After what felt like an endless presidential campaign, we now have a President-Elect. (I know, it’s not official yet… but let’s keep this a politics-free zone.) Of the many changes facing the nation with a new administration is President-Elect Biden’s tax proposals, a subject I know many of you reading this are keeping a close eye on.
Bottom line up front: we don’t know what changes will be made to the tax code, if any. So much depends on the results of the Senate run-off race in Georgia. If Republicans win both of those seats, it’s unlikely that major changes to the tax code will be made. If Democrats win both seats, it’s possible that they will decide to first focus on pandemic relief and health care legislation, pushing tax legislation later into the year, which could increase the likelihood that any changes to the tax code would be effective in 2022. But could they make changes retroactive to the start of 2021? Absolutely, there’s precedent for that.
We are all between a rock and a hard place on being able to make insightful tax planning decisions.
So, my point is that everything below is still in “wild speculation” territory. I will highlight some of the proposals President-Elect Biden has made and how they may impact you. But like so many things in wealth management, what you choose to do comes down to risk tolerance and YOUR big picture: What is your risk tolerance for rising taxes and how do they impact your goals?
Tax Rate Change on Income Over $400,000
- Biden has pledged to not change taxes for those making less than $400,000 in income
- For those making more than $400,000, the ordinary income tax rate would change to a top bracket of 39.6%
Now, how is “$400,000 income” defined? Is that per person income (single) or total household income (married filing jointly)? All TBD, although there is reason to believe that this may be per person (again, wild speculation).
But let’s just assume it’s $400,000 flat. As the below chart shows, Biden’s proposal could push you from a 35% or 37% bracket into the 39.6% bracket. And if you’re on the cusp of $400,000 income, going “over the line” from the 32% bracket to the next highest bracket could mean a 7.6% increase in your tax rate.
(Here’s a reference to the 2020 Federal income tax brackets and rates, if you need it.)
What Should You Do:
- If you have less than $400,000 in income, avoid accelerating any income into 2020 because there is no reason to believe that your tax rate will go higher.
- If you are already in the highest bracket (37%) and you expect to stay there, consider accelerating income into 2020, because there’s not much downside to you being wrong. (If you’re wrong about the rate going up, you’re paying 37% taxes today when you could be paying 37% taxes tomorrow. If you’re right about the rate going up, you could be avoiding 39.6% taxes.)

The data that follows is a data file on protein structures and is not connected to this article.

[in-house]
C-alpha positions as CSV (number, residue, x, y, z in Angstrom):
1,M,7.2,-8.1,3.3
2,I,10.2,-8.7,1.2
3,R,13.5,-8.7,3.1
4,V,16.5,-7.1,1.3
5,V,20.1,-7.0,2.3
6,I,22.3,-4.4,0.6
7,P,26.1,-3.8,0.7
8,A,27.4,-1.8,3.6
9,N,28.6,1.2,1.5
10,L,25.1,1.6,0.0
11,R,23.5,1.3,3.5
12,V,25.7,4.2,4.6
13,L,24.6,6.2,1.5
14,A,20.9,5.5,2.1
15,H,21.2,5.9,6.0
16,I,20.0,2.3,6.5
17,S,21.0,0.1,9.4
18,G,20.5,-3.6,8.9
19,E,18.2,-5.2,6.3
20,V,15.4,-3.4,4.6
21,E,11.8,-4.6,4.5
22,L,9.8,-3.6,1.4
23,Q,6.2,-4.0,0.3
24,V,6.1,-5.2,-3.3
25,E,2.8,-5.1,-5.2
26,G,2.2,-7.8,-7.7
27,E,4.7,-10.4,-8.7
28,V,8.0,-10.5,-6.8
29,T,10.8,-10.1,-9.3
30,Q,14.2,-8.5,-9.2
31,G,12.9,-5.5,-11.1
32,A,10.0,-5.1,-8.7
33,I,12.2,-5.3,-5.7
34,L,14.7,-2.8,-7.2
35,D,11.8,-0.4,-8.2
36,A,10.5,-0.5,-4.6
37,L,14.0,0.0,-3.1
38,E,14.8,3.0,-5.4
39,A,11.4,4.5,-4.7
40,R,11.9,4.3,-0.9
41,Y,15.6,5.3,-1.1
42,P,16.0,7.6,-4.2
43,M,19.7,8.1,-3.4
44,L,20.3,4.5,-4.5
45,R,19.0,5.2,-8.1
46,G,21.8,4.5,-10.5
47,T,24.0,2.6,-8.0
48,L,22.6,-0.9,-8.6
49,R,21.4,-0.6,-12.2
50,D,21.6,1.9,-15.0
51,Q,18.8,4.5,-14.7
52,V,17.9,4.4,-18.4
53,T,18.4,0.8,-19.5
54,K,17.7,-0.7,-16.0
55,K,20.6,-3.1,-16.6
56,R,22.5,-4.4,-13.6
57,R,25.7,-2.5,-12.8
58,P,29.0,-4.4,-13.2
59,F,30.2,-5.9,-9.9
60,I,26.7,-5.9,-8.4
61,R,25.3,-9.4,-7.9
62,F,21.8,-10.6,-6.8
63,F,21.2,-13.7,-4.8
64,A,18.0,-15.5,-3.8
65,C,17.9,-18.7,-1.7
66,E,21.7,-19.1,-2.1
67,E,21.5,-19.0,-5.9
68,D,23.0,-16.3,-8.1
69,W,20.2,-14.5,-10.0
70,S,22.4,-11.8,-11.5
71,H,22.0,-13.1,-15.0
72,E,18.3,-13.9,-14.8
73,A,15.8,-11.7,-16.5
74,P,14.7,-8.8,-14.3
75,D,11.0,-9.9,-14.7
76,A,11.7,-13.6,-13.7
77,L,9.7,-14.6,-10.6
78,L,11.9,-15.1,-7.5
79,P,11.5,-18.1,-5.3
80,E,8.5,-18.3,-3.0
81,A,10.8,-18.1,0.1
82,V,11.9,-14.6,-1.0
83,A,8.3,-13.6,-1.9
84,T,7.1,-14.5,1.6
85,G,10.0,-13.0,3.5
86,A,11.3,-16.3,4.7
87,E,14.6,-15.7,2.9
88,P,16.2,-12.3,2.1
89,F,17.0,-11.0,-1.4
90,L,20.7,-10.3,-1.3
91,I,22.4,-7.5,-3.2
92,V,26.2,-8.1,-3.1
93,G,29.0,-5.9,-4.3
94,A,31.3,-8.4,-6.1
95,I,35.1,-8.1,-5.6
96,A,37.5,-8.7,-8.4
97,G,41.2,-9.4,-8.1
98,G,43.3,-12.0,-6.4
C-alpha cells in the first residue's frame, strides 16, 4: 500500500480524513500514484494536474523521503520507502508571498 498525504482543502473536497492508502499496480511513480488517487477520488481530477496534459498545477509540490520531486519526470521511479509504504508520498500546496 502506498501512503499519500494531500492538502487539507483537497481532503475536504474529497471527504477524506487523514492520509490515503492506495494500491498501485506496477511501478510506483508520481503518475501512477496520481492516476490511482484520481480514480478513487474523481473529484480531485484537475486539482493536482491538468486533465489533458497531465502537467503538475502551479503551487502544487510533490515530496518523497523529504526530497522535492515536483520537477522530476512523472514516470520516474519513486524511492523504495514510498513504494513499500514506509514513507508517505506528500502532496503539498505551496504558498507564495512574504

- If your income is a little over $400,000, you’re in a tough spot. Accelerating income could push you unnecessarily into a higher bracket now, or it could look like a smart decision in retrospect if rates do change. If you want a guarantee that you won’t pay more than the 37% tax rate, then pay taxes now.
Here are some options to consider for accelerating income into 2020:
- Roth conversions, which will be taxed at today’s rates—but remember that you can’t reverse this change (the IRS no longer allows Roth recharacterizations)
- Business owners: Bill your customers now, not in January. Delay paying expenses until 2021. Forego any elective depreciation.
- Ask your employer if you can receive any bonus payments before year-end.
Cap on Itemized Deductions
- Cap itemized deductions at 28% for taxpayers with income above $400,000, which would limit the value for taxpayers in higher tax brackets
- Repeal of the State and Local Tax (SALT) cap—NOTE: this is not a specific Biden proposal but likely in any Democratic-backed tax legislation
What Should You Do:
- If you are using the standard deduction, consider pushing out expenses that may not be fully deductible now due to the SALT cap (such as property taxes or estimated state taxes) into January 2021; you know you won’t benefit in 2020, but you could benefit next year if the SALT cap is repealed and retroactive to the beginning of 2021
- If you are itemizing deductions, pull forward whatever deductions you can into 2020. For example, considering a gift to charity or your Donor Advised Fund? You could save up to 37 cents on taxes by giving $1 to charity in 2020; in 2021, you may only be able to save 28 cents.
Retirement Account Contributions
- Eliminate IRA deductions and reduction in wages for making contributions to 401k, 403b, and similar retirement plans